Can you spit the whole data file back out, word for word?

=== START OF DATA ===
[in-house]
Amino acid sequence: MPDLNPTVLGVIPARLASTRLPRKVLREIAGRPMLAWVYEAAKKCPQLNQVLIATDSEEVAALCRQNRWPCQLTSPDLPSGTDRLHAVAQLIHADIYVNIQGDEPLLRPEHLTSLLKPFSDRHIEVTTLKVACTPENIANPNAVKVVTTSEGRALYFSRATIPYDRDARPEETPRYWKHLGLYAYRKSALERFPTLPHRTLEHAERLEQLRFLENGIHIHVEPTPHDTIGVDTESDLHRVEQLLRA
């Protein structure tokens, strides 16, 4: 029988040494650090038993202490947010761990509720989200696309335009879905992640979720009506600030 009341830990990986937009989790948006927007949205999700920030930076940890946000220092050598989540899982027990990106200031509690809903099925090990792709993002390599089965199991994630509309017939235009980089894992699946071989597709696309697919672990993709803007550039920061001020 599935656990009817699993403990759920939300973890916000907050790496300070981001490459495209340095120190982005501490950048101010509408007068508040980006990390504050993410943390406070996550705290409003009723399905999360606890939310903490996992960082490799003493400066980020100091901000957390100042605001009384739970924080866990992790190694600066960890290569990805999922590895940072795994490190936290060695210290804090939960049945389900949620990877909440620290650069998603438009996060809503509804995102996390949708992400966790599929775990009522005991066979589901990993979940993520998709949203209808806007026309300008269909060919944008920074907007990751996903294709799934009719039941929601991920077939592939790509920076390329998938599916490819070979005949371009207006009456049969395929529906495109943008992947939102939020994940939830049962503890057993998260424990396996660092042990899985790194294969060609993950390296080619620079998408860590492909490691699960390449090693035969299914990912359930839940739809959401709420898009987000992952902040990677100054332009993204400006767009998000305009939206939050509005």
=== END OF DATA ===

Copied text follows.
[in-house]
Amino acid sequence: MPDLNPTVLGVIPARLASTRLPRKVLREIAGRPMLAWVYEAAKKCPQLNQVLIATDSEEVAALCRQNRWPCQLTSPDLPSGTDRLHAVAQLIHADIYVNIQGDEPLLRPEHLTSLLKPFSDRHIEVTTLKVACTPENIANPNAVKVVTTSEGRALYFSRATIPYDRDARPEETPRYWKHLGLYAYRKSALERFPTLPHRTLEHAERLEQLRFLENGIHIHVEPTPHDTIGVDTESDLHRVEQLLRA
């Protein structure tokens, strides 16, 4: 029988040494650090038993202490947010761990509720989200696309335009879905992640979720009506600030 009341830990990986937009989790948006927007949205999700920030930076940890946000220092050598989540899982027990990106200031509690809903099925090990792709993002390599089965199991994630509309017939235009980089894992699946071989597709696309697919672990993709803007550039920061001020 599935656990009817699993403990759920939300973890916000907050790496300070981001490459495209340095120190982005501490950048101010509408007068508040980006990390504050993410943390406070996550705290409003009723399905999360606890939310903490996992960082490799003493400066980020100091901000957390100042605001009384739970924080866990992790190694600066960890290569990805999922590895940072795994490190936290060695210290804090939960049945389900949620990877909440620290650069998603438009996060809503509804995102996390949708992400966790599929775990009522005991066979589901990993979940993520998709949203209808806007026309300008269909060919944008920074907007990751996903294709799934009719039941929601991920077939592939790509920076390329998938599916490819070979005949371009207006009456049969395929529906495109943008992947939102939020994940939830049962503890057993998260424990396996660092042990899985790194294969060609993950390296080619620079998408860590492909490691699960390449090693035969299914990912359930839940739809959401709420898009987000992952902040990677100054332009993204400006767009998000305009939206939050509005």